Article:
Treatment of Elderly Non-Small Lung Cancer (NSCLC) Patients with 3 Different Schedules of Weekly Paclitaxel in Combination with Carboplatin: Subanalysis of a Randomized Trial
Reviewer: Tracy d'Entremont, MD
Ultima Vez Modificado: 31 de mayo del 2003
Presenter: S. Ramalingam Presenter's Affiliation: University of Pittsburgh Cancer Institute Type of Session: Poster
Benefit from combination chemotherapy extends to all age patients with advanced NSCLC
Elderly patients with good performance status have comparable efficacy with 'standard' platinum-based doublets.
There is concern of increased toxicity in some less fit elderly patients which may limit the administration of platinum-based combination chemotherapy.
Administration of weekly regimens appears to be better tolerated.
Materials and Methods
This is a subgroup analysis of a previously presented trial.
The trial was a randomized Phase II study of 3 different weekly schedules of carboplatin nad paclitaxel for patients with advanced NSCLC
This subanalysis compared the outcome of patients >/= 70 years with those <70 years.
The patients all had stage IIIB or IV NSCLC
They had no prior chemotherapy treatments.
All patients had to have ECOG PS of 0-2
The first schedule gave Carboplatin at AUC=6 once on D1 and Paclitaxel 100 mg/m2 on D1,8,15 of a q4 week schedule.
The second schedule gave Carboplatin AUC=2 on D1,8,15 and Paclitaxel 100 mg/m2 D1,8,15 on a q4 week schedule.
The third schedule gave Carboplatin AUC=2 q week and Paclitaxel 150 mg/m2/week for cycle 1 followed by paclitaxel 100 mg/m2/week for cycle 2. Each cycle consisted of 6 weeks of treatment followed by a 2 week break.
Upon completion of 16 weeks of therapy, patients who experienced a complete or partial response were again randomized to receive maintenance therapy with weekly paclitaxel at a dose of 70 mg/m2/wk for 3 out of 4 weeks or observation.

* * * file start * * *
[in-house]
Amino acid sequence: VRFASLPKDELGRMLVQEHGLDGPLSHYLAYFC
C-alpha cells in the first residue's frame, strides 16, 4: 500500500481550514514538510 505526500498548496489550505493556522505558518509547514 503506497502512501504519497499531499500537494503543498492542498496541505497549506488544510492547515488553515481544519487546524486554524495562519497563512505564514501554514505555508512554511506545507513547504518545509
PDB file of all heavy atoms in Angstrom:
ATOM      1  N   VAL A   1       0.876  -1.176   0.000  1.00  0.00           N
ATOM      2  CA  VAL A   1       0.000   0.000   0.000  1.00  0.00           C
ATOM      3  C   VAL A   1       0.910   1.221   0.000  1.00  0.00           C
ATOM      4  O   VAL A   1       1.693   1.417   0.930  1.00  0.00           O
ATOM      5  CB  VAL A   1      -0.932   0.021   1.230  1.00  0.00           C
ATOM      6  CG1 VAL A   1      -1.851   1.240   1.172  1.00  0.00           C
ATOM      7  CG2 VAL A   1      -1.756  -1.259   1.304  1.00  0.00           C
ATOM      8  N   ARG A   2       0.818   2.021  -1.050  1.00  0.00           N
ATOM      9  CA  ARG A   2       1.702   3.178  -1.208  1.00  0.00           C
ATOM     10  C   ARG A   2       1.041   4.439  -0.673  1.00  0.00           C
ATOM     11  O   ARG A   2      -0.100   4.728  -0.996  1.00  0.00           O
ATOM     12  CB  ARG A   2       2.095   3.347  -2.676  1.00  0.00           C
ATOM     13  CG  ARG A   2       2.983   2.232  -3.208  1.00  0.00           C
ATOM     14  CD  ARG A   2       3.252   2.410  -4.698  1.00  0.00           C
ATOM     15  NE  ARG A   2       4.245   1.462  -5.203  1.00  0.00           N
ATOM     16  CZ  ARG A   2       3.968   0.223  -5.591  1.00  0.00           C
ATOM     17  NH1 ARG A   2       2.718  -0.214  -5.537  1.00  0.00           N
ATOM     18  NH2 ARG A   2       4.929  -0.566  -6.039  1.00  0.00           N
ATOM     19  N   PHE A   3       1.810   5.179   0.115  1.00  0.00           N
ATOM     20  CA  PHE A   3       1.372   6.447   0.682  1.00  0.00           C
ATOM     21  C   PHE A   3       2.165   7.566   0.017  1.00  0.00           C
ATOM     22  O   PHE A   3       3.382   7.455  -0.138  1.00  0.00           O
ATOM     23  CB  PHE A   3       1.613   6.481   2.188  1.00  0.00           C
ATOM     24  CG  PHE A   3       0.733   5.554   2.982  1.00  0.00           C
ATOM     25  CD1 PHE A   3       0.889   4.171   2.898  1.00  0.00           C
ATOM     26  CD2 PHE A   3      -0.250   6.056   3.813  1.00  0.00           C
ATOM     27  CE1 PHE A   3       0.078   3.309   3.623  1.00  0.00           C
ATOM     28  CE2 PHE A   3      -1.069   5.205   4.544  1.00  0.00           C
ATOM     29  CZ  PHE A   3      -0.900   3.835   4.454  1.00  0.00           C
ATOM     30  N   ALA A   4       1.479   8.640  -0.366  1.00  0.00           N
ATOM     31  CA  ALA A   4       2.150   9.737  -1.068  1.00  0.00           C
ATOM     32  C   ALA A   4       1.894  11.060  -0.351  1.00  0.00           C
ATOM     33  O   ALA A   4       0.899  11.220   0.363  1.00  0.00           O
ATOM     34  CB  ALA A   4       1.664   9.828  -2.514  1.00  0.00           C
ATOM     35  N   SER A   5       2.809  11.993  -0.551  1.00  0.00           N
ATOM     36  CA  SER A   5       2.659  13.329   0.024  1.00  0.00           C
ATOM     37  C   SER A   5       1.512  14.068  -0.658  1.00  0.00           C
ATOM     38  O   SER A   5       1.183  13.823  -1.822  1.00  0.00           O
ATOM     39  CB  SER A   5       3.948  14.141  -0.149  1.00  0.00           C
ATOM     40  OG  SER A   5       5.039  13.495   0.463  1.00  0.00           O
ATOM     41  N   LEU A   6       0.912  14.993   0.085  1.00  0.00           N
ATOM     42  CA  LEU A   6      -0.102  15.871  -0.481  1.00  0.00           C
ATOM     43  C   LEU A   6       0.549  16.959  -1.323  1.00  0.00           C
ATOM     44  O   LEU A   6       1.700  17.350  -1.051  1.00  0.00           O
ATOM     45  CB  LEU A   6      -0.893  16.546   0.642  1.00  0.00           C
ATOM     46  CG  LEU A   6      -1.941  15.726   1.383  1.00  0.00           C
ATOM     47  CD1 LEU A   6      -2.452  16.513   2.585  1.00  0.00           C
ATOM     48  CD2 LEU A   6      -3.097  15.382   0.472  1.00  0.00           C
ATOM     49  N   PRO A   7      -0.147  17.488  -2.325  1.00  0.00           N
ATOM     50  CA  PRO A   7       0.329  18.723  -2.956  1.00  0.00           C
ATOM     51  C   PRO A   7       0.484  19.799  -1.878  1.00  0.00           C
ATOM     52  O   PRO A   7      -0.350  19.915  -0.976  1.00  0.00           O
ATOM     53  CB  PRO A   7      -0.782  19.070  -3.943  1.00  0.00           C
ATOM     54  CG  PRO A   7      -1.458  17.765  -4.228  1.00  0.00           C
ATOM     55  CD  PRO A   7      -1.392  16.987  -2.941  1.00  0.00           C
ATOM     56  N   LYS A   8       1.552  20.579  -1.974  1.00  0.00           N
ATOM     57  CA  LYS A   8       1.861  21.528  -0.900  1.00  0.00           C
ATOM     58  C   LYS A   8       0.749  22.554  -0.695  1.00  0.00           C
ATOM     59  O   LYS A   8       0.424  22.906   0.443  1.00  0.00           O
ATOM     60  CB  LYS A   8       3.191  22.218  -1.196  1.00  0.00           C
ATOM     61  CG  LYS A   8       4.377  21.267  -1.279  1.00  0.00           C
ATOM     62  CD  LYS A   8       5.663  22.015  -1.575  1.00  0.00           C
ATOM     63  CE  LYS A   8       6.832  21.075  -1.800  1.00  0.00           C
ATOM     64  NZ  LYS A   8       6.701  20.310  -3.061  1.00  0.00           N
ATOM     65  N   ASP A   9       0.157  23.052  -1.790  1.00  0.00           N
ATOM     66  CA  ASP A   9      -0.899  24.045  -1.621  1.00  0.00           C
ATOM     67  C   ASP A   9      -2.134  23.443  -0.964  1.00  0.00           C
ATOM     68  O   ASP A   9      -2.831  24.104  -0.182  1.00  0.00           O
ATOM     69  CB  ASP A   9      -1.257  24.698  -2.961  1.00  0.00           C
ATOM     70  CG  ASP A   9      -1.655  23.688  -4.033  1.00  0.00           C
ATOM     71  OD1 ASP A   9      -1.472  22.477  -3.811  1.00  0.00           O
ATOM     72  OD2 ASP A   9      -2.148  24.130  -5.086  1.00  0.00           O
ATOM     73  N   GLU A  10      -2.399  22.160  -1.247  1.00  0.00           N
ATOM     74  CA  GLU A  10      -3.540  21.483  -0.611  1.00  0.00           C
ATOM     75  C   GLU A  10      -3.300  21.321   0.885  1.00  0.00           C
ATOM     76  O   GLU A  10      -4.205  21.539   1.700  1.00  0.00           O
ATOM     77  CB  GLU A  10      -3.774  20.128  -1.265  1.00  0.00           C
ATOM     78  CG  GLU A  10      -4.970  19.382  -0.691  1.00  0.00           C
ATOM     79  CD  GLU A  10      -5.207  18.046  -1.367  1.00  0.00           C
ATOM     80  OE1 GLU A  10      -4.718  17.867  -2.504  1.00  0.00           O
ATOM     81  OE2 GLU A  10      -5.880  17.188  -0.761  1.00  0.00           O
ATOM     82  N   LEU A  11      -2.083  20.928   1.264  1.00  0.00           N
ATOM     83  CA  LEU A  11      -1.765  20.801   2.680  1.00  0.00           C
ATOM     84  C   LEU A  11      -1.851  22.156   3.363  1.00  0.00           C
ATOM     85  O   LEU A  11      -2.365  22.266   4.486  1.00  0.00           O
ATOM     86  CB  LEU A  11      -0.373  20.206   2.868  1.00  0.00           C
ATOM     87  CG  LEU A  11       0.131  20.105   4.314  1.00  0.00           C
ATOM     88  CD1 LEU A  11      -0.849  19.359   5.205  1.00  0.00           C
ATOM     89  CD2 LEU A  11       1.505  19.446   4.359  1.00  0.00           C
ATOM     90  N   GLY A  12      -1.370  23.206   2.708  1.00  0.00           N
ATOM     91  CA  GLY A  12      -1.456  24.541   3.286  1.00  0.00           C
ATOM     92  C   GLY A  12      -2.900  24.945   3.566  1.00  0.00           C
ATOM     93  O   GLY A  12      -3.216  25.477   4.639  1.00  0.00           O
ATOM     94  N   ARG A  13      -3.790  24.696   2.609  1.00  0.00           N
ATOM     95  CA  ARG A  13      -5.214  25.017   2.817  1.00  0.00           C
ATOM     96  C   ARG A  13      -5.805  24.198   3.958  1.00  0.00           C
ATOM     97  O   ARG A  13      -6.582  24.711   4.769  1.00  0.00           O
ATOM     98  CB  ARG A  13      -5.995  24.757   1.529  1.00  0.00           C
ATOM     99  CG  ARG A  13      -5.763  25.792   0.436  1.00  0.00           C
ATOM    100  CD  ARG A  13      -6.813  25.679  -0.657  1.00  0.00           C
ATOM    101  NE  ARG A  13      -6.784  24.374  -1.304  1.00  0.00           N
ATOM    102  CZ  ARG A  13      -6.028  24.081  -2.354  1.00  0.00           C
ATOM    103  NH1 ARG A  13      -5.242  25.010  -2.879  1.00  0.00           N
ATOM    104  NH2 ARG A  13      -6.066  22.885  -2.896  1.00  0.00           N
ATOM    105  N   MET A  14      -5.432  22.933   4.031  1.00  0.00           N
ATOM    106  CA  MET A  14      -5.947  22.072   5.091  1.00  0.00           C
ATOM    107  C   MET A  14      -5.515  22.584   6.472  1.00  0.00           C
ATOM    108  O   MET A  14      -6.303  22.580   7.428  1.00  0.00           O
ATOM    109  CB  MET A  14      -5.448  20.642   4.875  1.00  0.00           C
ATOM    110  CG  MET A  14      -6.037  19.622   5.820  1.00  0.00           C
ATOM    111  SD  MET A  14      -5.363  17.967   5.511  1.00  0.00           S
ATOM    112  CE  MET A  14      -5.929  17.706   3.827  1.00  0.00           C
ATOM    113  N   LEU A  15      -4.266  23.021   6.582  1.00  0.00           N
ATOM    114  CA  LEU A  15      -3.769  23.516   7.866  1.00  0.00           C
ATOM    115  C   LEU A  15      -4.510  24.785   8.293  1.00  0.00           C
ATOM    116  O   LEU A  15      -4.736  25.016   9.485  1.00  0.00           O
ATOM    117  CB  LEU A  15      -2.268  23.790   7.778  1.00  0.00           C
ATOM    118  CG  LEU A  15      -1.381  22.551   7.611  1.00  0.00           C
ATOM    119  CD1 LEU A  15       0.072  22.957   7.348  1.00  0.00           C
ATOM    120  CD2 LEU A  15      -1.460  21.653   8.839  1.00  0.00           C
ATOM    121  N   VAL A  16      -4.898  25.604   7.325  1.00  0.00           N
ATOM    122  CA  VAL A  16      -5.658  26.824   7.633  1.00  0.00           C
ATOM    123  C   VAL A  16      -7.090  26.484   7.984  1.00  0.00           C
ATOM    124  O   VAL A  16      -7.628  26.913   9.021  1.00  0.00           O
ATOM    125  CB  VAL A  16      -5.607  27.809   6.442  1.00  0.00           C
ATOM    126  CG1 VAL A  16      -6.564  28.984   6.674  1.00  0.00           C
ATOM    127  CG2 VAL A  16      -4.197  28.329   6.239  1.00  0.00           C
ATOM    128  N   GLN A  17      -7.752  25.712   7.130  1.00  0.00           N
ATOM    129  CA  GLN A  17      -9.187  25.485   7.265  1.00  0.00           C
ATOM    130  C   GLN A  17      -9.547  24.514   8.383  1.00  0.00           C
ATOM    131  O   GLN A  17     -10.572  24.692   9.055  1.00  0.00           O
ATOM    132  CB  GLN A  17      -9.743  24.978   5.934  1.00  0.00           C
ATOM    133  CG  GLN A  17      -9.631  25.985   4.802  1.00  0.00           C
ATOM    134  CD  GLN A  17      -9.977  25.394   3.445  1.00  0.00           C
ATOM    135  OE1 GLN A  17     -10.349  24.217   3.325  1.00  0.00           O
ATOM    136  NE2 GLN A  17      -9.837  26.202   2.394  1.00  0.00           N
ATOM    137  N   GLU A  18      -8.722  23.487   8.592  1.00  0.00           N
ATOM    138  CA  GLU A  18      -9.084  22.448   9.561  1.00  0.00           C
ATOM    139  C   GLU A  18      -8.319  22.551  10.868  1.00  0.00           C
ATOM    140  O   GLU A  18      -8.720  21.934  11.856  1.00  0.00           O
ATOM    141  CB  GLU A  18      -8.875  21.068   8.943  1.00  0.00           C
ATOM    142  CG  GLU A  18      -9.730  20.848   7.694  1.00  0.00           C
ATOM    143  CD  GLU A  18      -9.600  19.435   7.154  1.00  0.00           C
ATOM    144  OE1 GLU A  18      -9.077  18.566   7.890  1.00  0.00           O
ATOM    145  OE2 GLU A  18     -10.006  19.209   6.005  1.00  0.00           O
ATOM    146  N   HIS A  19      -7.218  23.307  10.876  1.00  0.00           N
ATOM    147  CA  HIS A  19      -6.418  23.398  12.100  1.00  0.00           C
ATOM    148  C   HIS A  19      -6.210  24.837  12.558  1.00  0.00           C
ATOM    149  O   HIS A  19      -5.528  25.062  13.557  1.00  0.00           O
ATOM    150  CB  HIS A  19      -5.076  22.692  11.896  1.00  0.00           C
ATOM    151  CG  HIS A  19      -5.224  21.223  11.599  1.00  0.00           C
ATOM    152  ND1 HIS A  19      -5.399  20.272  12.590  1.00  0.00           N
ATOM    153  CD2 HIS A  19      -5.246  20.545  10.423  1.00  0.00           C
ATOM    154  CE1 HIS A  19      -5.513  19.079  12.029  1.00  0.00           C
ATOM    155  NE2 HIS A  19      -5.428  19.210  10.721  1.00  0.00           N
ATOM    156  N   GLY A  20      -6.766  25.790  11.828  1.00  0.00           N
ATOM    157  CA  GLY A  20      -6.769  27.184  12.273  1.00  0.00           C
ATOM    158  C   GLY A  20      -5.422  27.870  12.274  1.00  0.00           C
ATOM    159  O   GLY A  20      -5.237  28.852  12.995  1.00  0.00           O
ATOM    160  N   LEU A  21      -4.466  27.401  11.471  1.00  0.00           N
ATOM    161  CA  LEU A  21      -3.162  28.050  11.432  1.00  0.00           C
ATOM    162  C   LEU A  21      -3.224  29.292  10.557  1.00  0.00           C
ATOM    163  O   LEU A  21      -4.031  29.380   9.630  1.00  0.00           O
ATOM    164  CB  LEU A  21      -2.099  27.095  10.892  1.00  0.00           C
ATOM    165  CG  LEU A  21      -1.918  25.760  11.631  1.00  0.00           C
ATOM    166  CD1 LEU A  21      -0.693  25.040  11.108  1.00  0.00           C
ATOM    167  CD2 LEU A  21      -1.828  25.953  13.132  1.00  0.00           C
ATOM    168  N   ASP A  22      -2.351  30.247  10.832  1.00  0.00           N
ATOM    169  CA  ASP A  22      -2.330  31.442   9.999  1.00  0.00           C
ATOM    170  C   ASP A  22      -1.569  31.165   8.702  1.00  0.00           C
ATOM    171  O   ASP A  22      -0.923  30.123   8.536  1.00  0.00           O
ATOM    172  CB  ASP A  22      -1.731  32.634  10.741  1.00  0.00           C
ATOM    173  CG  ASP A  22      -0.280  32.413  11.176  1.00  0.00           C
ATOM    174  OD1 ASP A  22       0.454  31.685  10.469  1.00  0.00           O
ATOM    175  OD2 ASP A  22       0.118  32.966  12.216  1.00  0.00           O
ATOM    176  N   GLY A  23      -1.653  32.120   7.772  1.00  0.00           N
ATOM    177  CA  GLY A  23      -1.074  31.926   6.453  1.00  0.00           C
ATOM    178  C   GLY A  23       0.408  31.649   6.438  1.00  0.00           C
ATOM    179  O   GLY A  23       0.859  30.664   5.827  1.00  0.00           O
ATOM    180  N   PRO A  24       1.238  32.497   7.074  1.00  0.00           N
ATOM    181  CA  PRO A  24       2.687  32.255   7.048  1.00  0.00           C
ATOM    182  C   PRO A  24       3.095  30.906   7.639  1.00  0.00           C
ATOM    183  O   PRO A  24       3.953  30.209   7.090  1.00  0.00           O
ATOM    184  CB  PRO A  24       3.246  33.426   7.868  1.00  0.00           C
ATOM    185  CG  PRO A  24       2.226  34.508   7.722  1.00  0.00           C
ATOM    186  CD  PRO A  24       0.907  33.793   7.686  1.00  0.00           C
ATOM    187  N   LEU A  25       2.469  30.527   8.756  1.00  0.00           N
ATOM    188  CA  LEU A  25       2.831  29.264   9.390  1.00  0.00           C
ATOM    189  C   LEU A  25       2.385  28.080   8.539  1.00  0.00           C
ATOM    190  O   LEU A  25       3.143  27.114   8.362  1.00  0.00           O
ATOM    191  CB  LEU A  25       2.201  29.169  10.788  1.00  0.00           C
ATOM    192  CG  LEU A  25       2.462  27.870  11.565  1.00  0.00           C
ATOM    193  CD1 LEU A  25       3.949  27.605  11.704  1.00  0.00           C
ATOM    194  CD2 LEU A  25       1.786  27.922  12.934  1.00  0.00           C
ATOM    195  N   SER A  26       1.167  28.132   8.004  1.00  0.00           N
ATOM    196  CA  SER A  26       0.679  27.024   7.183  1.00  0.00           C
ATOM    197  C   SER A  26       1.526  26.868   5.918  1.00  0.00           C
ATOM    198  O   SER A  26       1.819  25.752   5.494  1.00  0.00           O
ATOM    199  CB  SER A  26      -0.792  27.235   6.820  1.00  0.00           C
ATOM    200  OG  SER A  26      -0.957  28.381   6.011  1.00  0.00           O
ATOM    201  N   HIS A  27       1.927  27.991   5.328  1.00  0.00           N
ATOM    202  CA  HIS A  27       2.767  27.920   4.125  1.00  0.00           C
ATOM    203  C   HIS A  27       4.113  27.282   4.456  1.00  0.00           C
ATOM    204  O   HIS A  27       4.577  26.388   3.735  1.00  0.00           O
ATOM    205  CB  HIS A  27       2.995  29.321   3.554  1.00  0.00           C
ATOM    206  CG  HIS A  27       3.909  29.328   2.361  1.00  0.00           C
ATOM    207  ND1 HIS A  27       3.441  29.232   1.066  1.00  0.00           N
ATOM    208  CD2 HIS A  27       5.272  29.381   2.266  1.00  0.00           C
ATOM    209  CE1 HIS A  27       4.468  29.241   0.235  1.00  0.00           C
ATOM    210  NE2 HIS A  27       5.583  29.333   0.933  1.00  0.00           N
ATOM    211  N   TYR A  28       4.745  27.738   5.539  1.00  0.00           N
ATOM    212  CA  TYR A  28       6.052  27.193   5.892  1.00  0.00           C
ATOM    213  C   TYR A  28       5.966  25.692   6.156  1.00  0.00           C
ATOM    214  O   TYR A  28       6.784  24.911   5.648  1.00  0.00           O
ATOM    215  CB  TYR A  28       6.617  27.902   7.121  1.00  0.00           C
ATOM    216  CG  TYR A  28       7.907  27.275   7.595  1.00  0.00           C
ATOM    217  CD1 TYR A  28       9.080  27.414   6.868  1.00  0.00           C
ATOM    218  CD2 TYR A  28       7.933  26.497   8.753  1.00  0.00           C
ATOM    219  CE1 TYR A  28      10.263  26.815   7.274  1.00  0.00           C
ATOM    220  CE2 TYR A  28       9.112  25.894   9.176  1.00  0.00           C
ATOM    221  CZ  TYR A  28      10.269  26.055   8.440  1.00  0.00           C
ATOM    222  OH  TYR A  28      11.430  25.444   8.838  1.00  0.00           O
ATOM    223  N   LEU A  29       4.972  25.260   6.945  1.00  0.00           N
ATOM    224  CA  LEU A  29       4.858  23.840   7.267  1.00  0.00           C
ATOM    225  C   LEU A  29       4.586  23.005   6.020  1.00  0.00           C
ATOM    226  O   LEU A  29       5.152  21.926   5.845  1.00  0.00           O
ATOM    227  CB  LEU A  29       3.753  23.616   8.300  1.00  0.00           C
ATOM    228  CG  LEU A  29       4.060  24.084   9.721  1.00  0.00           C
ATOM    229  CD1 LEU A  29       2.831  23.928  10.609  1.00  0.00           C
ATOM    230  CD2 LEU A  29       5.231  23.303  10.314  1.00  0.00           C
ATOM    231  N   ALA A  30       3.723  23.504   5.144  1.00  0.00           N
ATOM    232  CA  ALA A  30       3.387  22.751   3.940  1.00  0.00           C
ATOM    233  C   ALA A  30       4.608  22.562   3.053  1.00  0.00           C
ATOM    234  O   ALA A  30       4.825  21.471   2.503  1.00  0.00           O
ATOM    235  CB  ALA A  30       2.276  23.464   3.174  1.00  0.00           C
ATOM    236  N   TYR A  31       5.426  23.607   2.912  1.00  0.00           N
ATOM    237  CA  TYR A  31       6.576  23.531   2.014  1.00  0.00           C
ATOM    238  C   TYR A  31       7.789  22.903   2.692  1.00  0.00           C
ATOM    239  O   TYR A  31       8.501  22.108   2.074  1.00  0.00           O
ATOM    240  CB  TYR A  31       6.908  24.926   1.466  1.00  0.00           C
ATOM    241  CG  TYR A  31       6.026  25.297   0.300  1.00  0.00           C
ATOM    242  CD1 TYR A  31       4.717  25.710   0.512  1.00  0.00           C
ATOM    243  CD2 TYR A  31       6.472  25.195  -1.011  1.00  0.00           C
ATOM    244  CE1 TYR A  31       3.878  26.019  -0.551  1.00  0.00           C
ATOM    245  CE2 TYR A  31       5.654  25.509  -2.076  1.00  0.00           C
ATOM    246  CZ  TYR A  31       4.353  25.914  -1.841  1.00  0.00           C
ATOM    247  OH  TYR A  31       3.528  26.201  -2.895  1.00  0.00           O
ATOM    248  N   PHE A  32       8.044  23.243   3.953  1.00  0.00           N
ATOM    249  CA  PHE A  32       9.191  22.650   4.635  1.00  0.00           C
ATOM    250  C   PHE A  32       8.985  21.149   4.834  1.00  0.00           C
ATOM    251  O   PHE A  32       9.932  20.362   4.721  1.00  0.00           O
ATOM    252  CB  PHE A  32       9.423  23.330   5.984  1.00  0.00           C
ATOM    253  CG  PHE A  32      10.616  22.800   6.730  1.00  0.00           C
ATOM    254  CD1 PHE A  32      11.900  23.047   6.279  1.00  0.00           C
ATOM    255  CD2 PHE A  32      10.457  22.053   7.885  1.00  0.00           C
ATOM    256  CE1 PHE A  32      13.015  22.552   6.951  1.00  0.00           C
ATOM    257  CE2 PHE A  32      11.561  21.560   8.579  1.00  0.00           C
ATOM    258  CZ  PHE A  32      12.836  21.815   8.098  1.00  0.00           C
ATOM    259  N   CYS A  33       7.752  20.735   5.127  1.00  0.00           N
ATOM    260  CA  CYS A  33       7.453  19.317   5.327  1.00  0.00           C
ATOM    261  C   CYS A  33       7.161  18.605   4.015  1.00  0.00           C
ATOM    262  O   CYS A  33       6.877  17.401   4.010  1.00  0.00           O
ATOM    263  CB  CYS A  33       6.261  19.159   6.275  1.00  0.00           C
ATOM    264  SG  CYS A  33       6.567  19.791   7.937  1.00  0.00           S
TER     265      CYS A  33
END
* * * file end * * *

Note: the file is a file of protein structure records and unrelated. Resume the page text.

Of the total 403 patients enrolled in this study, 111(28%) were aged 70 or above. 390 patients received at least one cycle of chemotherapy.
The arms were generally well balanced in terms of median age, male/female ratio, stage IIIb/IV, and ECOG PS=2 with one exception. The elderly patients in arm 2 were more likely to have an ECOG PS=2 and were more likely to be male compared with the other subgroups.
In the original study, the overall survival for all patients enrolled was higher in treatment arm 1, (monthly Carboplatin with weekly paclitaxel), with a median survival of 48 weeks.
When we look at the patients aged 70 and above, in this subgroup analysis, the survival is actually better in arm 3 with a median survival of 63 weeks, a 1-yr survival of 52%, and a 2-yr survival of 38%.
Overall patients aged 70 and above slightly higher rates of Gr 4 neutropenia and Febrile neutropenia in all three arms but less Gr 4 thrombocytopenia and less Gr 3 vomiting.
The author's conclude that:
This analysis demonstrates that pateints aged 70 and above have comparable efficacy in each of these three weekly schedules of carboplatin and paclitaxel when compared with patients less than 70 years of age.
There was no evidence of excessive toxicity in patients aged 70 and above when compared with the patients less than 70.
Arm 3 had the best therapeutic index overall
This study is another one proving that age alone should not be a factor when deciding whether to treat patients with advanced cancers with cytotoxic chemotherapy. It is often suggested by physicians who do not regularly treat cancer patients that age alone impacts toxicity and outcome from chemotherapy. This is another study to prove that this is not the case. Each patient should be evaluated on an individual basis and treatment should be offered based on performance status and co-morbidities not age.
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Aug 10, 2011 - Despite more toxic effects, doublet chemotherapy with carboplatin and weekly paclitaxel is associated with significantly higher survival benefits than monotheraphy with either vinorelbine or gemcitabine in elderly patients with advanced non-small-cell lung cancer, according to a study published online Aug. 9 in The Lancet.